Blog Post

The B2B Content Black Hole

Publish date: Feb 10, 2016 | Reading time: minutes
Contents black hole

There are more channels than ever to place B2B content. But what if you don’t have content to fill it? That’s the B2B content black hole.

You’ve probably seen it happen in your organization. You have a market plan approved. There’s a Facebook posting and some tweets scheduled. Email is planned. Maybe even a date for a PR release. You’re ready to go.

All you need is the content.

Except that there isn’t any.

Oh, sure, there’s the website and maybe some three-year-old (or older) white papers. A few ads. But good, usable content? Not really.

There are no technical pieces that show what you want to show and prove your core idea. No repository of good case studies that will give you the grist you need for your content marketing machine.

This is the moment in time when you discover you have just created a B2B content black hole.

So you go scurrying around trying to scare it up any way you can. You scrounge up bits and pieces here and there. Look at the calendar: Yay, it’s Earth Day!

Maybe you make do a few months. But then the B2B content black hole is back, like an insatiable shark, just looking for more content to gobble up.

We’ve had clients ordering their technical people to do one Twitter post a day, for instance. You can imagine how that turned out.

All of this brings us to a core reality of the new B2B marketing world: Content is king. No, really, I mean it … content really is king.

And having a marketing plan without having a solid core of content is a little like having a wedding without having a bride. 

How did we get to this point? There’s no question that it’s a lot simpler in B2C: You don’t need deep technical insight to sell Coca-Cola or even the new Ford Fusion.

And doing a schedule of social media posts is a lot easier than doing the research you need to create that core or foundational resource.

After all, we call social media, email, PR and email “channels” for good reason. They are delivery mechanisms, ways to distribute content. But they are not the content itself, nor do they suddenly create it.

They are distribution methods, with each of them having special needs, special considerations. Like what makes a post go viral. Or allows an idea to capture a follower’s attention. Or is a cool idea.

But your social media activities are not the place to originate the content. Distribute, yes. Create, no.

For B2B marketers, especially those engaged in more technical subjects, identification of that core or foundational content may be very challenging, for a number of reasons.

In more technically oriented B2B industries, understanding the core or foundational content that will drive a 21st century content strategy requires a deep understanding of the technology (or technologies), as well as a sophisticated appraisal of the market opportunities your company is trying to take advantage of.

That usually requires significant amount of effort … as well as access to your technical people, sales reps, market analysts as well as any current research.

The easy answer, of course, might be to say that you could look to white papers, conference presentations or other high-level publications. While these are certainly a place to start, have these communications been generated around market opportunities? Some, of course, have been. But some may simply be the targets of opportunity your technical people were able to identify in conference agendas. And is someone actively creating the content that is needed to take you into the future? Not many B2B companies can confidently answer that question in the affirmative.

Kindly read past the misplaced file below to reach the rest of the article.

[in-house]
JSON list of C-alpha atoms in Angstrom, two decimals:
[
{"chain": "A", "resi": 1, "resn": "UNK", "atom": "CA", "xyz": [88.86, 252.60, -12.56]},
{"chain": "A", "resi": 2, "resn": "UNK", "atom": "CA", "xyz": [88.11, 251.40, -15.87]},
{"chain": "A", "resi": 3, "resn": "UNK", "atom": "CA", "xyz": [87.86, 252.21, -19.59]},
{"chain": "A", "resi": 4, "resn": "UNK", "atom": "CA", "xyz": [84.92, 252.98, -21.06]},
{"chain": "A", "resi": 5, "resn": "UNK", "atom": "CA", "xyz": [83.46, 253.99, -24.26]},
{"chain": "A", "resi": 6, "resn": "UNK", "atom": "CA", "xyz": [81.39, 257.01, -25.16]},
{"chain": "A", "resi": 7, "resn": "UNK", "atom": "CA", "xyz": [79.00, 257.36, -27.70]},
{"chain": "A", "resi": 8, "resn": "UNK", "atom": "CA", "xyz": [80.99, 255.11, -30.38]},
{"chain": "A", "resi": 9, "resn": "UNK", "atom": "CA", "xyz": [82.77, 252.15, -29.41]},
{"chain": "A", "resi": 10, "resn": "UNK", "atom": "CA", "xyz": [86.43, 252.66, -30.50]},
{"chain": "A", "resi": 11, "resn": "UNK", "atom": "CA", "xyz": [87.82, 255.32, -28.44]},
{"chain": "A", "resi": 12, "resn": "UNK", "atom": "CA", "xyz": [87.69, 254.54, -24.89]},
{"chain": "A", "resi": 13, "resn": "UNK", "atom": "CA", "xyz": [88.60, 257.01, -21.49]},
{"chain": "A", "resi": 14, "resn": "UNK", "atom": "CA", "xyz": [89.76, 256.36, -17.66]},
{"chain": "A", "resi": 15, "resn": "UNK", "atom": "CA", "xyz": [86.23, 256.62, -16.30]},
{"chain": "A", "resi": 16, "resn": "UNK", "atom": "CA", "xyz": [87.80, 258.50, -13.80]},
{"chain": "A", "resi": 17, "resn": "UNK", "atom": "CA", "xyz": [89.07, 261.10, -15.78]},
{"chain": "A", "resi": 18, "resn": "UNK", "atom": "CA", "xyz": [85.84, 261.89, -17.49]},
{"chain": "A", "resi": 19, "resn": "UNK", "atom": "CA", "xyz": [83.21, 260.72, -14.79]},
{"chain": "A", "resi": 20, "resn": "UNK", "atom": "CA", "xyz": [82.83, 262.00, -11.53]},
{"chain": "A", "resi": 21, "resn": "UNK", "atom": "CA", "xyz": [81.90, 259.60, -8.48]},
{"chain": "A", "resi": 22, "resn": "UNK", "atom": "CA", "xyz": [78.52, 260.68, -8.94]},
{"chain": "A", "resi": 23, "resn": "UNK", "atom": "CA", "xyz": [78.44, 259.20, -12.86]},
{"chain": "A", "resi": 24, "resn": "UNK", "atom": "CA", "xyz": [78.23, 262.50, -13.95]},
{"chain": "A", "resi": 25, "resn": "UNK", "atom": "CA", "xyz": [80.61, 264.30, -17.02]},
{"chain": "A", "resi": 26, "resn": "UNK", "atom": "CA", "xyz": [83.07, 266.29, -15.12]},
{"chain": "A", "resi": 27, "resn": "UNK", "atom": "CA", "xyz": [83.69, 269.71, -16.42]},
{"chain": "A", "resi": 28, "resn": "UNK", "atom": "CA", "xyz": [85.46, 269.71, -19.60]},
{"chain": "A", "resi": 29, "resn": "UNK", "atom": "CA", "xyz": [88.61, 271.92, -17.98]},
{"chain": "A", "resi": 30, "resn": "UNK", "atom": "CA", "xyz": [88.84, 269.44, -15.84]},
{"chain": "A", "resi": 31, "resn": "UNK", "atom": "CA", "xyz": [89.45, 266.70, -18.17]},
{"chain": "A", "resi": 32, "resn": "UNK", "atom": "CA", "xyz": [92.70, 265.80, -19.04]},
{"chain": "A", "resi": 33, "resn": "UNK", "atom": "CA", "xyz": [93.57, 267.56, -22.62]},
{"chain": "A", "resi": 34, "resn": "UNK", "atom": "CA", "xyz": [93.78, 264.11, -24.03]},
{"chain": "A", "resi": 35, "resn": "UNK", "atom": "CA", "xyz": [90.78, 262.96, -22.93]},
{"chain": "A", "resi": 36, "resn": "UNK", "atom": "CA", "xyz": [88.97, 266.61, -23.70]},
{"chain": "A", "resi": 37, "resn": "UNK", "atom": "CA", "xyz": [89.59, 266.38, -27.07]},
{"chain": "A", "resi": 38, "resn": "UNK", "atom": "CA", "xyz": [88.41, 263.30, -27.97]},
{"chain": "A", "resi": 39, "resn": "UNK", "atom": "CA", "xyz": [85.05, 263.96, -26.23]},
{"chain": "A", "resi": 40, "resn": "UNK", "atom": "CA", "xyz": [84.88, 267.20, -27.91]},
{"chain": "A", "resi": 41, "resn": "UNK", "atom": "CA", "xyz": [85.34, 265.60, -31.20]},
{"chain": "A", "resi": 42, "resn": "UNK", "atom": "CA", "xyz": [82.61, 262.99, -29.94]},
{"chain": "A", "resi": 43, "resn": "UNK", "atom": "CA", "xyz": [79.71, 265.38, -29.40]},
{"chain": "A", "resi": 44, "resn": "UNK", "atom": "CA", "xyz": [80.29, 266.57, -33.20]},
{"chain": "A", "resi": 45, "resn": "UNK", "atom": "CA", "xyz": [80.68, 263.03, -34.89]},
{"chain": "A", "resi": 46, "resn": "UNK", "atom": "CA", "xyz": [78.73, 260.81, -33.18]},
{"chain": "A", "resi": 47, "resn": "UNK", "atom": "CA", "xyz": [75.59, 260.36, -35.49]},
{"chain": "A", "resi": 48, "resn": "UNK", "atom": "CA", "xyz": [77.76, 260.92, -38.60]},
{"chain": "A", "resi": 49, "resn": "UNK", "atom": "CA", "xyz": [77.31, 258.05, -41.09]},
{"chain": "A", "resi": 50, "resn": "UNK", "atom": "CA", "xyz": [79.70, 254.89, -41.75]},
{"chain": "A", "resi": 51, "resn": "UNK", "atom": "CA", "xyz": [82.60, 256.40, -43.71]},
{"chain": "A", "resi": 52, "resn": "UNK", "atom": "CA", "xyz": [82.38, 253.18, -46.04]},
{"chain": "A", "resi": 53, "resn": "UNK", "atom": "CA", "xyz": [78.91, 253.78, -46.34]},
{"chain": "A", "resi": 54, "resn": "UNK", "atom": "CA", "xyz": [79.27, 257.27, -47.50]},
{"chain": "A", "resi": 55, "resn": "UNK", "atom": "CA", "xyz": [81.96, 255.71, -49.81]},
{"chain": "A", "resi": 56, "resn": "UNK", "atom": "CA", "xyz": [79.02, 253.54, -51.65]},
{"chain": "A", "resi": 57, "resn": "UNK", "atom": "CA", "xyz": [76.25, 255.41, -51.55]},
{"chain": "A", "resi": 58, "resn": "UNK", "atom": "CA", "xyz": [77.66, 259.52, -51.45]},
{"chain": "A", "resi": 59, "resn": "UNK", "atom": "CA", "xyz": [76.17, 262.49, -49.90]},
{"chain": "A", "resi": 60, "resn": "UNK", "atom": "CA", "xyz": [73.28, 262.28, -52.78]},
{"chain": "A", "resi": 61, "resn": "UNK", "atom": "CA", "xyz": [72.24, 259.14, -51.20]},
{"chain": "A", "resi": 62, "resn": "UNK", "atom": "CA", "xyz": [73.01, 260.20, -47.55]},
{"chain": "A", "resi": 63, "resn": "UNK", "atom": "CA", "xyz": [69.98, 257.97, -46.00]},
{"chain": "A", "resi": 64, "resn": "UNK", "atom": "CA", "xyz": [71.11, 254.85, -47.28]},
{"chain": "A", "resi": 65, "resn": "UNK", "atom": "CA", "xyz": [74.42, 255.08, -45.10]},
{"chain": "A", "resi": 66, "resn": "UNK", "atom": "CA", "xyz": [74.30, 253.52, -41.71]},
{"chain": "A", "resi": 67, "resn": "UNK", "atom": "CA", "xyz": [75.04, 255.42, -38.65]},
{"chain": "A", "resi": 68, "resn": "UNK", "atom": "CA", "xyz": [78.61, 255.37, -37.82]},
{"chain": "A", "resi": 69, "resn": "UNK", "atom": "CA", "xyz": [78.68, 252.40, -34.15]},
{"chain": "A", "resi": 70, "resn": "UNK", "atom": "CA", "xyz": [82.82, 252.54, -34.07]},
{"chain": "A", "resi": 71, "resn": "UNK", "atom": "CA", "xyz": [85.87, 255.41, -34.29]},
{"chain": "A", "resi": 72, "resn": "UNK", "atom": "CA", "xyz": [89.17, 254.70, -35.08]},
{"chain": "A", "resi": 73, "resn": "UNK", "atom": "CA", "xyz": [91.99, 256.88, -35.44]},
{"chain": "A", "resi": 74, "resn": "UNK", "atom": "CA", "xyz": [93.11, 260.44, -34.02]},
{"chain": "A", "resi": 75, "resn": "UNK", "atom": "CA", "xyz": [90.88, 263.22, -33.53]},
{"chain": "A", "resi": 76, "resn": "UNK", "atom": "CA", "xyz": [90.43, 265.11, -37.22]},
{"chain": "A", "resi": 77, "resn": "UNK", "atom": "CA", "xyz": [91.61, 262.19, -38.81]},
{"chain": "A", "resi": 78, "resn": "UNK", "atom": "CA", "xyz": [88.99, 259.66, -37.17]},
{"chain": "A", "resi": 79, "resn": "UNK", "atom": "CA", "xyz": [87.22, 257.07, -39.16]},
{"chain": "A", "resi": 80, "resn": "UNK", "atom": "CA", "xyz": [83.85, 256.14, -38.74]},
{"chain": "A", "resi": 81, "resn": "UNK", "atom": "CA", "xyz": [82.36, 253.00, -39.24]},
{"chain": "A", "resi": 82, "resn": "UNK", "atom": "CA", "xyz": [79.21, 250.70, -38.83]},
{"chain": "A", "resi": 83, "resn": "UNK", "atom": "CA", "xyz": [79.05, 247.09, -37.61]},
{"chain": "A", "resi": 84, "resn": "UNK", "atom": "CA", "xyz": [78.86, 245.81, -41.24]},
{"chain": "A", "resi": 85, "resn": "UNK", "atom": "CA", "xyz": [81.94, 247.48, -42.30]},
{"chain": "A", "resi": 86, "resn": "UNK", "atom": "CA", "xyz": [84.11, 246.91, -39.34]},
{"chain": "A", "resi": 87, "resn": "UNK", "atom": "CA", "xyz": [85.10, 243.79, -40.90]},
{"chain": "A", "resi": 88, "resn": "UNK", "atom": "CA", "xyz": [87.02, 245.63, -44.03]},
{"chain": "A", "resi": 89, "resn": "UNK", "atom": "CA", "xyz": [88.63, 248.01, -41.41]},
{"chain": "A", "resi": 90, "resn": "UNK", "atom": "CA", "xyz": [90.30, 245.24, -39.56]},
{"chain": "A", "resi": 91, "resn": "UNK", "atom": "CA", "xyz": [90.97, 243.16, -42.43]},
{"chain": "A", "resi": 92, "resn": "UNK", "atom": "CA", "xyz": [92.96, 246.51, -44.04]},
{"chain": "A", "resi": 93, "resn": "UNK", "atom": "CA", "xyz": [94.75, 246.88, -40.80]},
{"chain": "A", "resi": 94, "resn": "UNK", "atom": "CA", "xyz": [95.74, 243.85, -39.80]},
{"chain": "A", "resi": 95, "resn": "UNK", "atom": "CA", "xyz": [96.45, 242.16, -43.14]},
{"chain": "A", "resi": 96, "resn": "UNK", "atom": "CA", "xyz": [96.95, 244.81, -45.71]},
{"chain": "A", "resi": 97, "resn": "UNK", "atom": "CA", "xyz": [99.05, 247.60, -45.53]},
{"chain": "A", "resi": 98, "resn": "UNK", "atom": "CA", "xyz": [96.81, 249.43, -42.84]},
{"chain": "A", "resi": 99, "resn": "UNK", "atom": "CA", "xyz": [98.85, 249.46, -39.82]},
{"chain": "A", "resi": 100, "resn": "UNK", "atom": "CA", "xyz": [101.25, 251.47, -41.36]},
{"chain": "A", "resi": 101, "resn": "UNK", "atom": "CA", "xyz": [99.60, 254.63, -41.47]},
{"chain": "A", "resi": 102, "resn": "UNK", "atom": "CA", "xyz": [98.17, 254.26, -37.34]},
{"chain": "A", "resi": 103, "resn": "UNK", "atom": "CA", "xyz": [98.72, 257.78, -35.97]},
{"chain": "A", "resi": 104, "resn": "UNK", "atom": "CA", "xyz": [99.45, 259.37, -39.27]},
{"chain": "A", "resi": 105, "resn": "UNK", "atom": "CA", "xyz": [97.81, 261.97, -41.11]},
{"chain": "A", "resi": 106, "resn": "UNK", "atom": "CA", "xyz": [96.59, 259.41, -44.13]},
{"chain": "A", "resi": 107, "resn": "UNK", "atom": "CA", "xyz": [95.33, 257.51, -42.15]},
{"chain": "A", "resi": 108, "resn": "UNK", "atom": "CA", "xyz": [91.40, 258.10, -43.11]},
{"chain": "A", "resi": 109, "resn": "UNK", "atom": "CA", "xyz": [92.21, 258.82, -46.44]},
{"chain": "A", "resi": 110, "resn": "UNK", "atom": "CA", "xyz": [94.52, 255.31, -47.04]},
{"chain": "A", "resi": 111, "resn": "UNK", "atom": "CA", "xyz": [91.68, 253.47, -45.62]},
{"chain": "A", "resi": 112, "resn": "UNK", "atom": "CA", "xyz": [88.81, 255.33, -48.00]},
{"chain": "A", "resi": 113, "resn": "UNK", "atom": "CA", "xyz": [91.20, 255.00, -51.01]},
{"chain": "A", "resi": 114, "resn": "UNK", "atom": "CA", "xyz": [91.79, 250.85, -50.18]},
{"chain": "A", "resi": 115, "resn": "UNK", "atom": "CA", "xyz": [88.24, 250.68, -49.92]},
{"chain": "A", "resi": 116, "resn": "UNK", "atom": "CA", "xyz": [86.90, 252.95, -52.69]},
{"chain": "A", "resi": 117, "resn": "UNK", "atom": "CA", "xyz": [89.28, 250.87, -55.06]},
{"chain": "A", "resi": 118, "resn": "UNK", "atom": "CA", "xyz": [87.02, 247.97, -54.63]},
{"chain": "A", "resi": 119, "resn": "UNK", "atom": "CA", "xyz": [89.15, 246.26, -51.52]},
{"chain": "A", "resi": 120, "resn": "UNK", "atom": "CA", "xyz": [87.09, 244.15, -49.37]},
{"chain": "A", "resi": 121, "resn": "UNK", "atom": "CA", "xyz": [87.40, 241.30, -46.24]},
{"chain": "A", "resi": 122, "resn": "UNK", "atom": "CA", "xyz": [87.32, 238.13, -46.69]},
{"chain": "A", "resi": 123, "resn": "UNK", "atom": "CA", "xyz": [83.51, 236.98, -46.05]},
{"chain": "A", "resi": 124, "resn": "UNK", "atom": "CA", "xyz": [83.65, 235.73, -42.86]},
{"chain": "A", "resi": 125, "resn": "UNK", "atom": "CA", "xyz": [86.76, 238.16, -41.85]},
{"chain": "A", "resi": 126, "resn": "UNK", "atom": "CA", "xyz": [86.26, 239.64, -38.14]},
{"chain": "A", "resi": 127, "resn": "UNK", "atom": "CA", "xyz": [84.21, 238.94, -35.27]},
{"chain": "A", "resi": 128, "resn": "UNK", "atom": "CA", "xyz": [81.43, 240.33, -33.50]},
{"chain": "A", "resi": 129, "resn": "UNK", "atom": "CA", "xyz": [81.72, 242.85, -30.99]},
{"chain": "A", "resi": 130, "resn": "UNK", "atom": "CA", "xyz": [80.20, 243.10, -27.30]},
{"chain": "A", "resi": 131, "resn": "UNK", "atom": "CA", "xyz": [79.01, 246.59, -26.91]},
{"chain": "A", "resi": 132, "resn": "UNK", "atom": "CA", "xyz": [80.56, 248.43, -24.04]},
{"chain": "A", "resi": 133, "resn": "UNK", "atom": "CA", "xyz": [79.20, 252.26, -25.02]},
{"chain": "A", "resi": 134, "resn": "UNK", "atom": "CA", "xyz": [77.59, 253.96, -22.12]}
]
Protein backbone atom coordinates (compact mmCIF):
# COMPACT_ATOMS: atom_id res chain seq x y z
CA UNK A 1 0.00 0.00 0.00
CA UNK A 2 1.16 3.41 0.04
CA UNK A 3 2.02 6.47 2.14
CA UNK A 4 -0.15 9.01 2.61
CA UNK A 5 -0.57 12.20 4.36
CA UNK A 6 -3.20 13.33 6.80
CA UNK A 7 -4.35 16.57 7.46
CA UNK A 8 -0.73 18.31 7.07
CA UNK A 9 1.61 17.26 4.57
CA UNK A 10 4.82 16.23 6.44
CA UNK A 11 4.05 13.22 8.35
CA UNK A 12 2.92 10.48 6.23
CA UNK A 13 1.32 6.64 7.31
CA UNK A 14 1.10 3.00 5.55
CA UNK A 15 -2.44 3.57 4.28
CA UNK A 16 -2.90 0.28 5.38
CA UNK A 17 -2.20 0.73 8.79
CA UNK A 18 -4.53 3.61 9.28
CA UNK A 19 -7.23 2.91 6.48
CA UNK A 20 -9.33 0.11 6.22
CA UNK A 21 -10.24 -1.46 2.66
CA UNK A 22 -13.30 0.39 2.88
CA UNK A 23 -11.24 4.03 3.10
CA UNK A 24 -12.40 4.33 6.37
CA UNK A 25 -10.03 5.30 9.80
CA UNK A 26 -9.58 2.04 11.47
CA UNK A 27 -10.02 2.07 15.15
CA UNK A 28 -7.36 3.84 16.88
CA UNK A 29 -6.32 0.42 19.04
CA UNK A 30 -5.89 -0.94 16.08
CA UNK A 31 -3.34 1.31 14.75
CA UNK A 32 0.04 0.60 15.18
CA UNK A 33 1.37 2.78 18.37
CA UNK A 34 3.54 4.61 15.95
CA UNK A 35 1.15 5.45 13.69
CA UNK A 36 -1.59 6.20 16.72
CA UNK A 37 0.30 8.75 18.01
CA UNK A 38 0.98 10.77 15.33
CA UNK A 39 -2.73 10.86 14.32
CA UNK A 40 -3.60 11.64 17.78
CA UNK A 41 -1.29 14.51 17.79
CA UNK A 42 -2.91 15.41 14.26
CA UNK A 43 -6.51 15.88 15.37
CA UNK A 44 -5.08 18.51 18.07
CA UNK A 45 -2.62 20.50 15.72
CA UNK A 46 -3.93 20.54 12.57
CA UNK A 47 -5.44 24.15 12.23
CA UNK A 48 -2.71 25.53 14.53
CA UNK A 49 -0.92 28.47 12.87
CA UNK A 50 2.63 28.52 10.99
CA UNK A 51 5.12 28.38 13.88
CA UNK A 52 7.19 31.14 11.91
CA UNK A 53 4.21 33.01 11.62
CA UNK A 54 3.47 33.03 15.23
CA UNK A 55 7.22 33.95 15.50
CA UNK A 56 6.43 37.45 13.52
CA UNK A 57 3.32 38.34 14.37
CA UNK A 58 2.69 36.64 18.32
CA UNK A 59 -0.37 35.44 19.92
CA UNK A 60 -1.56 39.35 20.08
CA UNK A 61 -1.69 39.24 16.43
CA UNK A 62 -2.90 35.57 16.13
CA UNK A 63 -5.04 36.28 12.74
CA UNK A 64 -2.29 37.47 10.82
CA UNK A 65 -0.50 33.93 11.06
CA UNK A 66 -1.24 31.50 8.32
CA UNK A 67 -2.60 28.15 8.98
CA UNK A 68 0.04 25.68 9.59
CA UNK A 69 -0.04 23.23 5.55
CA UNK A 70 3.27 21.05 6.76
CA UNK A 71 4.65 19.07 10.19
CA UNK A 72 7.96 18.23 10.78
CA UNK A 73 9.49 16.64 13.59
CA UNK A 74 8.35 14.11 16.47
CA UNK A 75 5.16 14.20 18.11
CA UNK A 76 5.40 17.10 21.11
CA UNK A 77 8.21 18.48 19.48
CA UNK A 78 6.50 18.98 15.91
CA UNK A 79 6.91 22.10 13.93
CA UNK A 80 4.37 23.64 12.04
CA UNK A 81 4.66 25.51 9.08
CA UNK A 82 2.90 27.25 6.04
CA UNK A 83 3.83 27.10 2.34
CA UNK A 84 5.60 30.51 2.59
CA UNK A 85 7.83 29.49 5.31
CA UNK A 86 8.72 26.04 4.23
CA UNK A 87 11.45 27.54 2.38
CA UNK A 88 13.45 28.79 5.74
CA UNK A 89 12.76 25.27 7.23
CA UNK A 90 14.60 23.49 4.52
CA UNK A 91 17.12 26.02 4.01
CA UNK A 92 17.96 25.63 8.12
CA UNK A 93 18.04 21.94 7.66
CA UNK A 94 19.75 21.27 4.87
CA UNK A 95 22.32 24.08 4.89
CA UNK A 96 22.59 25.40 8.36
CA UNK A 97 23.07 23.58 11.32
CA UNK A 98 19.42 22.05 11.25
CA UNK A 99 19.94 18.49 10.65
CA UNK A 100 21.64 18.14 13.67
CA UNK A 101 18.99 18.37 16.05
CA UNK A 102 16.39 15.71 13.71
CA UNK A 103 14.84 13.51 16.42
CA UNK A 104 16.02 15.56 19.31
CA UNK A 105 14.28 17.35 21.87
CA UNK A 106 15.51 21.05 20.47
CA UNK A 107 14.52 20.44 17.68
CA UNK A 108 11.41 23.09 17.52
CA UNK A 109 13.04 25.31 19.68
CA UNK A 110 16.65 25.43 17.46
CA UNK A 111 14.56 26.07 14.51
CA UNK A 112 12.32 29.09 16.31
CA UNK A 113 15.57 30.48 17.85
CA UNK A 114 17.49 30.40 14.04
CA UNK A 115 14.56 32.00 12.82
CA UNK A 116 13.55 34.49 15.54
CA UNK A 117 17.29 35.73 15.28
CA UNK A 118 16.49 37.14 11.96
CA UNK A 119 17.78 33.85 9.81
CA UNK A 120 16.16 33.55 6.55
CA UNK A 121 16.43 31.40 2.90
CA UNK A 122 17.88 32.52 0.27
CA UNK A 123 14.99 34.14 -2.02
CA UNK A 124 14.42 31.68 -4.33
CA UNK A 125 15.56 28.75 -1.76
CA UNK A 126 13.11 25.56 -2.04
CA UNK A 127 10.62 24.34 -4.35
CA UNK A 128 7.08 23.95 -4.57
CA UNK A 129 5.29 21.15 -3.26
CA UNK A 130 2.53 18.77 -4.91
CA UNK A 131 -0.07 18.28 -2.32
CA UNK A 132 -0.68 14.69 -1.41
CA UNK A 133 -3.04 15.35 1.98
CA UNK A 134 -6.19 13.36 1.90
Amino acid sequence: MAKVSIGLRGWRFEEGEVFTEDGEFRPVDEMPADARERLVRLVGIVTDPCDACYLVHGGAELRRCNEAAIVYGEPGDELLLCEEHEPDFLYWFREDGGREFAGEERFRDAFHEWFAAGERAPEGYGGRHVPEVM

As a result, B2B content strategy and the resulting content marketing require more attention – especially compared to B2C content efforts – to the development of that core content, from which all the marketing materials will be derived.

I would suggest tackling this dilemma in the following way:

First, by all means, start with an inventory of existing content, both published and unpublished. Current and legacy. So you at least begin to understand the basics.

Second, conduct brief interviews (30-60 minutes) with some of your leading technical people. This will give you have a full understanding of your company’s role in the development of your industry’s technology … as well as a better understanding of where the technology is going and what role your company hopes to play in that development.

Third, touch base with sales reps and a small group of customers, so you can learn what customers are thinking and what they identify as their needs.

In this way, you can gain critical insight into your target industry’s evolution and future needs, helping you create content that will pique your customers’ interests and motivate them to engage in deeper discussions with your company about how you can help them solve their problems and meet their future challenges.

Content strategy, after all, begins with content. And in B2B, it could well require a major effort to understand the technology landscape and gain the insight that would shape an engaging content marketing program.

Godfrey Team

Godfrey helps complex B2B industries tell their stories in ways that delight their customers.